New Atlantis

Michael Keane
LAStheatre
The Crystal

New Atlantis Credit: Andy Franzkowiak
Tricia Kelly as Bryony Weller Credit: Andy Franzkowiak
Claude Starling as Dominic Lyserood and Nicky Goldie as Head of Reform Credit: Andy Franzkowiak
Sam Booth as Leader of Generation Alpha Credit: Andy Franzkowiak

This immersive presentation, appropriately staged in The Crystal, one of the world’s greenest buildings which incorporates rainwater harvesting, solar energy, heat pumps among technology to make it a sustainable structure, transports its audience to the future.

It is 2050 and they become agents attending a meeting of New Atlantis, an intergovernmental organisation. It was founded in 2038 but the extent of its actual authority is not explained. However, were this real life, everyone attending would be very aware of it.

Is it a replacement of the United Nations Organisation, demolished by discord and mismanagement? It is led by a charismatic Secretary General, Bryony Weller (played by Tricia Kelly), but she is not well and announces her resignation to the gathered assembly.

A new leader has to be chosen and the agents now gathered will elect them with a choice from three candidates from the New Atlantis hierarchy: Marcia Weiss (Nicola Blackman) Head of Industry, Major Simeon Giallo (Jonathan Jaynes), Head of Defence and Nicola MacGloss (Nicky Goldie) Head of Reform.

Who will be chosen to lead New Atlantis in a world where Miami has been abandoned due to rising water levels, most of the United States turned into a dustbowl and London itself is drought-ridden?

The organisation has not been timid in exerting authority. The CEOs of two major energy companies have gone to prison for historic climate crimes. But critics argue that that happened only after they had retired from office. A younger generation is also restive, there are currently huge protest demonstrations in Hong Kong led by international group Generation Alpha who have adopted the anarchists' symbol and who heap blame on older generations for the planet’s plight.

Before the three candidates make their personal presentations and that vote takes place, there is the opportunity to visit the presentations of their departments and scientific teams exploring possibilities and researching the oceans, Antarctica, asteroid mining, agriculture, the re-engineering of London’s waterways and naval architecture.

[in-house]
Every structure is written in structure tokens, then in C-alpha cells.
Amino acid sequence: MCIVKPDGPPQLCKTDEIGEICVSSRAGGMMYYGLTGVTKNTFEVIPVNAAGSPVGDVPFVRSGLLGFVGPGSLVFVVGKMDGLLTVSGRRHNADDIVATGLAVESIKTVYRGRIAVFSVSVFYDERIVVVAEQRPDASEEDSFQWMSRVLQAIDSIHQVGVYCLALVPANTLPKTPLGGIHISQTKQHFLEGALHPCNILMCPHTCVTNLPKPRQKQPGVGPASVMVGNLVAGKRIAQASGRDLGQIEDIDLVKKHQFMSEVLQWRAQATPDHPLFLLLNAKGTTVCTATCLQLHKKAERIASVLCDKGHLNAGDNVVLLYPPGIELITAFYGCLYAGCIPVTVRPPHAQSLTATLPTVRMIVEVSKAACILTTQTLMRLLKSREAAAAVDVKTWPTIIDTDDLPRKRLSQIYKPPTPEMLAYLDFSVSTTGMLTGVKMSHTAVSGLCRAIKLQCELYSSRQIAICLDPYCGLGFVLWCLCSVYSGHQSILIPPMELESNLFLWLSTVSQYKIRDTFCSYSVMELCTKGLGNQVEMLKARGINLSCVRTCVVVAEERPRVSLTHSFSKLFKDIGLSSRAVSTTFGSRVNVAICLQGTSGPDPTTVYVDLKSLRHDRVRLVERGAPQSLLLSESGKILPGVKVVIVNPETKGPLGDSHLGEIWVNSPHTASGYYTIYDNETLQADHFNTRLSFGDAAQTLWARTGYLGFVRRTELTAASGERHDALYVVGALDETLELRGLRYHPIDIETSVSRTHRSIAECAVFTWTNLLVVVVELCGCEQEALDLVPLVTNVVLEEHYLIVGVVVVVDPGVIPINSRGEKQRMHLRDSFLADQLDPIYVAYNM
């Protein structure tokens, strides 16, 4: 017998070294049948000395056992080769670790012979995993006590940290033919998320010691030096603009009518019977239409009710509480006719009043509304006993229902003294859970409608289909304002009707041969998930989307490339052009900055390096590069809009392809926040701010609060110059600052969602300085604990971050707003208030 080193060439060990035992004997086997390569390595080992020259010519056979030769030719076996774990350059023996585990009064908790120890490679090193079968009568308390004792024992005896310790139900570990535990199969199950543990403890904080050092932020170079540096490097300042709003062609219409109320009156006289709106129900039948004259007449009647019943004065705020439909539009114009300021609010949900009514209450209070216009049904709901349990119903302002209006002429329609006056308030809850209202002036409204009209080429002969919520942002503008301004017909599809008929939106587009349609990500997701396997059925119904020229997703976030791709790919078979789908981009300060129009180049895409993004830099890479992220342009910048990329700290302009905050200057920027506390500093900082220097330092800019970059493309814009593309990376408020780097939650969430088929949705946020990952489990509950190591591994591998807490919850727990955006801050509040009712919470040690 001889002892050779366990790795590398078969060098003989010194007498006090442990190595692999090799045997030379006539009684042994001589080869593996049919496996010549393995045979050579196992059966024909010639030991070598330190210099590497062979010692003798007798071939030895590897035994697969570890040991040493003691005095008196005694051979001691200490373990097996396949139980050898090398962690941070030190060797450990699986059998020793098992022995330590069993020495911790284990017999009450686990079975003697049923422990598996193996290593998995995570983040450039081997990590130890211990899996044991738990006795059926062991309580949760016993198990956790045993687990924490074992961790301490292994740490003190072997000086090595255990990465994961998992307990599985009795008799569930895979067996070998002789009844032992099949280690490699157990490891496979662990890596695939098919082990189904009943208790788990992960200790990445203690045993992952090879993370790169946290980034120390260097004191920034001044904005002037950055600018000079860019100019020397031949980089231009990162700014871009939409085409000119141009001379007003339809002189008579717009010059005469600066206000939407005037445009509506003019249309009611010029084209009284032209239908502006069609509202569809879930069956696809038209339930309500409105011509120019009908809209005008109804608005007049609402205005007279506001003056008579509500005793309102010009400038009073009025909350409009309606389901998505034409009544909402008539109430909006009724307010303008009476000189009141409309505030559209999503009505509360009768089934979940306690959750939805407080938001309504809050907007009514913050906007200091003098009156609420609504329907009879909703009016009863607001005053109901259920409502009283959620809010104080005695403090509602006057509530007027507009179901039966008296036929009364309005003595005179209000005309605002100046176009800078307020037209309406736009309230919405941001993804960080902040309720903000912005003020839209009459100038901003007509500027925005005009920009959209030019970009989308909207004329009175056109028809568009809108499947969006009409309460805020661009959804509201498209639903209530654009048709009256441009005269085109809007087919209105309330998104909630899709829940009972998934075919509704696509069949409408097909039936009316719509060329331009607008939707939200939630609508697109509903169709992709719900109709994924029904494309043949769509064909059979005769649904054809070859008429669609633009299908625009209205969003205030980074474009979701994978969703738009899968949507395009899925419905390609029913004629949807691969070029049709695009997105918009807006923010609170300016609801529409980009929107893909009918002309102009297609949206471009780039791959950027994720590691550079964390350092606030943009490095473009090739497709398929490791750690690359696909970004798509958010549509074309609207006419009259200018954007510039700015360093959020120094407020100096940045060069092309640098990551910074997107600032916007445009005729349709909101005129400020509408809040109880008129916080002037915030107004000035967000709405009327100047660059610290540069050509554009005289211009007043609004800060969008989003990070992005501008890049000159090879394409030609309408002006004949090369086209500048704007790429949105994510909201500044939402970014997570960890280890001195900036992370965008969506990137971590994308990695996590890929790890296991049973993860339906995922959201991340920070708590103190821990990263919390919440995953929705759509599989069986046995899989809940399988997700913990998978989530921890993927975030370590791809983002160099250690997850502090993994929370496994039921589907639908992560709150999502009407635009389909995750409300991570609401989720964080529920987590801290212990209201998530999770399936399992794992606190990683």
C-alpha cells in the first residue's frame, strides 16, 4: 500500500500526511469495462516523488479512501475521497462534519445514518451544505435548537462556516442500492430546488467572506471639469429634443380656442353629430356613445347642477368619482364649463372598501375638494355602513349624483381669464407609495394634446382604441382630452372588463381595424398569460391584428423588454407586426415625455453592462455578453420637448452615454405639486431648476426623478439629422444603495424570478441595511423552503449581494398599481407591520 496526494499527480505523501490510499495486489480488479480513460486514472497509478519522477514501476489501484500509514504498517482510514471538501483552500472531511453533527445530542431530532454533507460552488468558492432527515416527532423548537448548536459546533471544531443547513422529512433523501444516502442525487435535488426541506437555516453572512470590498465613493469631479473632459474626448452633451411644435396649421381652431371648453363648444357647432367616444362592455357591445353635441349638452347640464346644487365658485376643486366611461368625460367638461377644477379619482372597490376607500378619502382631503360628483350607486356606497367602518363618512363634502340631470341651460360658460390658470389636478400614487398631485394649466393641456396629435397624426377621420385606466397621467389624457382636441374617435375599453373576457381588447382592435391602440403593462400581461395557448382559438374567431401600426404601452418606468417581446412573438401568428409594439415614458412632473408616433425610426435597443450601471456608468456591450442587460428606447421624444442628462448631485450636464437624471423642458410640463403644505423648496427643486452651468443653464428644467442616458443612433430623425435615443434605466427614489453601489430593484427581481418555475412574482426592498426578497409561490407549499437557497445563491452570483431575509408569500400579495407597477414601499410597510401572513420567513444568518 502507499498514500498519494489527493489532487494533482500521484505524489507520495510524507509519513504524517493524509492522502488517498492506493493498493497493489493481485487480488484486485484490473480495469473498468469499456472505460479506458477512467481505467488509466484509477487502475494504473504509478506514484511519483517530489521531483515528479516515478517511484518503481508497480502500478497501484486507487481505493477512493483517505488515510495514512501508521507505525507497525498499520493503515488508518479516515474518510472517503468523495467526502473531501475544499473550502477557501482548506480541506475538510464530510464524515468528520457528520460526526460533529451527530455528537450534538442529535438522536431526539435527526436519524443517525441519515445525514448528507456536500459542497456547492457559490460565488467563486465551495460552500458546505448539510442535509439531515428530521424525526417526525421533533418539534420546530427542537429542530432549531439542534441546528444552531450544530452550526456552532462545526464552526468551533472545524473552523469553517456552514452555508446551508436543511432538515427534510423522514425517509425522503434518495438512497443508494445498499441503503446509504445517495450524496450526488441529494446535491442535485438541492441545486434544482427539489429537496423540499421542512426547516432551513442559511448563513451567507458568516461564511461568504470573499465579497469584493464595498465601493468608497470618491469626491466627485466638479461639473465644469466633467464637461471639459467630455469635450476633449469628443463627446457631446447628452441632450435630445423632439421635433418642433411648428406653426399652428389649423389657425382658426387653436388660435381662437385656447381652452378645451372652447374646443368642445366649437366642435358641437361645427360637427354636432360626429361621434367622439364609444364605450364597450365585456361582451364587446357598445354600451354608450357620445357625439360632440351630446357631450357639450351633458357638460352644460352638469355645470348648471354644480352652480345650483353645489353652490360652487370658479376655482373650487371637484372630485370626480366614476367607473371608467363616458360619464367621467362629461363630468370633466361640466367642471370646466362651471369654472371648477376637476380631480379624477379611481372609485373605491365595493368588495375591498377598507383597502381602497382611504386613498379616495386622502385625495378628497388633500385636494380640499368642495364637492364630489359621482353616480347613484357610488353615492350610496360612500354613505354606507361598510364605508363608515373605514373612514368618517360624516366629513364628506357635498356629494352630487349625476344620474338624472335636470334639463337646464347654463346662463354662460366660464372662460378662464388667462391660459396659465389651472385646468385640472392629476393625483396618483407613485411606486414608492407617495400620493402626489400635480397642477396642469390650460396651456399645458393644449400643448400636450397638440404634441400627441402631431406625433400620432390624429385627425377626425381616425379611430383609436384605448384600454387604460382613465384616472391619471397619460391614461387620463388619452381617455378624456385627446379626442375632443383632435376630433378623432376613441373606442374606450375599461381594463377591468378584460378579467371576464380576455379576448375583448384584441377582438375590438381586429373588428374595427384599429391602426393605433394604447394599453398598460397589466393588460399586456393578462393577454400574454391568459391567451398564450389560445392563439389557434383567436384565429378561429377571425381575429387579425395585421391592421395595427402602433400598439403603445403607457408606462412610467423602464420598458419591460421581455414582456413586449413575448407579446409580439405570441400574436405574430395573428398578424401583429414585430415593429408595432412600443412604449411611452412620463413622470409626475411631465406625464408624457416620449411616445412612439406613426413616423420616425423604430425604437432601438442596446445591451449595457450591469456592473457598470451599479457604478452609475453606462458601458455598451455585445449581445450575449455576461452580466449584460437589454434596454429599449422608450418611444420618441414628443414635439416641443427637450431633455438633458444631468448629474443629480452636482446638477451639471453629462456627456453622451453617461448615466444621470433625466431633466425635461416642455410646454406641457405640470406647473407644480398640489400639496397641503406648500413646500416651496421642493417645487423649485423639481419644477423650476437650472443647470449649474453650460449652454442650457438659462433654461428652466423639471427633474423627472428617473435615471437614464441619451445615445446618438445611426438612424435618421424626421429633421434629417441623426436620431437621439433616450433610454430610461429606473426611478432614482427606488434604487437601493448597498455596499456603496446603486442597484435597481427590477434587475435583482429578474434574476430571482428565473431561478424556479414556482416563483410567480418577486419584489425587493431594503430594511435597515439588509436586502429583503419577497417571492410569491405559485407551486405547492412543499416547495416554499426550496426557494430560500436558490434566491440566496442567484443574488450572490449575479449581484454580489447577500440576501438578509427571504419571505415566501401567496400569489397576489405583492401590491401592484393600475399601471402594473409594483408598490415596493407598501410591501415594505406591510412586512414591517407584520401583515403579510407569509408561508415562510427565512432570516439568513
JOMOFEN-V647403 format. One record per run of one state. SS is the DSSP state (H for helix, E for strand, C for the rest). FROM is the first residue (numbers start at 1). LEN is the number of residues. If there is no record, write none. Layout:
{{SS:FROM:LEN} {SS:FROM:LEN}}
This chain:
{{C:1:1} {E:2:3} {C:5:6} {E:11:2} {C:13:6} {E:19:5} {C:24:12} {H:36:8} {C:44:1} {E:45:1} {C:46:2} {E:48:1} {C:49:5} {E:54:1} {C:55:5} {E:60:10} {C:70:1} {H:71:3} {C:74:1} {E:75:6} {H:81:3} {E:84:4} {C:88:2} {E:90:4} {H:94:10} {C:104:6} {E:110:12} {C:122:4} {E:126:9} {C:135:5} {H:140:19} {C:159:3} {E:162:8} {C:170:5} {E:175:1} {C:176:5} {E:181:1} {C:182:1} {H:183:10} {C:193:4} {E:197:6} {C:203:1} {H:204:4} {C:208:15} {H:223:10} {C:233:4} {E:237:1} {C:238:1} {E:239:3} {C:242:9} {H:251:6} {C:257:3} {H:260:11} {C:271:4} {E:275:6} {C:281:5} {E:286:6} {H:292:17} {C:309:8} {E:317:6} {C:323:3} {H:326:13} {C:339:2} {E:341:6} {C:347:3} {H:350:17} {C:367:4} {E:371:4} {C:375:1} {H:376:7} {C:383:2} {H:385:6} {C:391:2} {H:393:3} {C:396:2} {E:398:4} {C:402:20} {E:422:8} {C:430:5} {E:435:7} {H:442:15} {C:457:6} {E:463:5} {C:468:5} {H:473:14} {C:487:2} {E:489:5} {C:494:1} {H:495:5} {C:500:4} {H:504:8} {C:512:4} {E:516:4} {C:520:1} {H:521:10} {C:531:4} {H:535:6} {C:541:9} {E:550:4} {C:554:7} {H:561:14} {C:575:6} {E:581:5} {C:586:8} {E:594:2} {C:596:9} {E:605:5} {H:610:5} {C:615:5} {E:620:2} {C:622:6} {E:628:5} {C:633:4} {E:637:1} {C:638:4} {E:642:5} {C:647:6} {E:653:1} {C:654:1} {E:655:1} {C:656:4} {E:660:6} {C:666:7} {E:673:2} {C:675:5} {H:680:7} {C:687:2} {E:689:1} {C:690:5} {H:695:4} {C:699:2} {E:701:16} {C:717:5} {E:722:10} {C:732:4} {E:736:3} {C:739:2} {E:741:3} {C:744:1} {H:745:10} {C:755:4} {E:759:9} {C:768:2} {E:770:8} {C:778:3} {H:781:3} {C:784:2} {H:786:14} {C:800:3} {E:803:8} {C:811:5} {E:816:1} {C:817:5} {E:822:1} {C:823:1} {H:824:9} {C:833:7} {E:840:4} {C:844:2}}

For something over an hour, “agents” can inspect these installations and talk to those representing each department: some played by actors, others actual scientists from University College London, the Pennine Water Group, RAL Space and the Centre for Polar Observation and Modelling who explain the research they are doing.

It is not possible to quiz every department in the time available, but they do seem to know what they are talking about and reveal fascinating research projects (some presumably hypothetical but others based on work that is already happening, for they talk about work done by their predecessors earlier in the century).

Disturbingly, most seem to have the attitudes of pure scientists: interested in assembling data, gathering information rather than developing solutions to climatic and ecological problems.

Defence, unlike its usual euphemistic naming, seemed to represent a military eager to share relevant information to save the planet instead of a the secretive military of the early 21st century, but only in the Reform Department was there talk of what needed to be implemented and how. However, that might prove different with a different audience asking different questions.

For the most part, everything seems scientific and deadly serious, though there is an element of humour in the Water Archive where, among the multiple samples of water taken at different dates and places, Matthew Blake’s Water Librarian claimed among the collection a 4000-year-old sample from the Nile at the time of Moses and water from a river running red with blood after a massacre in the Wars of the Roses. Amusing more perhaps for the serious way it was taken by an audience seemingly believing his deadpan performance.

With the build-up to voting, the action becomes more dramatic but, role-play apart, this is not a particularly theatrical evening. The very valid points being made through the encounters could perhaps be put over more effectively and reach a much wider audience in a television documentary.

The direct experience may plant seed in minds very firmly but I wonder how many will be prepared to pay to attend such an event who do not already support and take action to promote sustainability.

Artistic director Barra Collins and creative director Andy Franzkowiak have created an intriguing format for disseminating ideas and arousing interest but is this effort being spent to preach only to the already converted. I hope I am wrong for their intentions are excellent.

Reviewer: Howard Loxton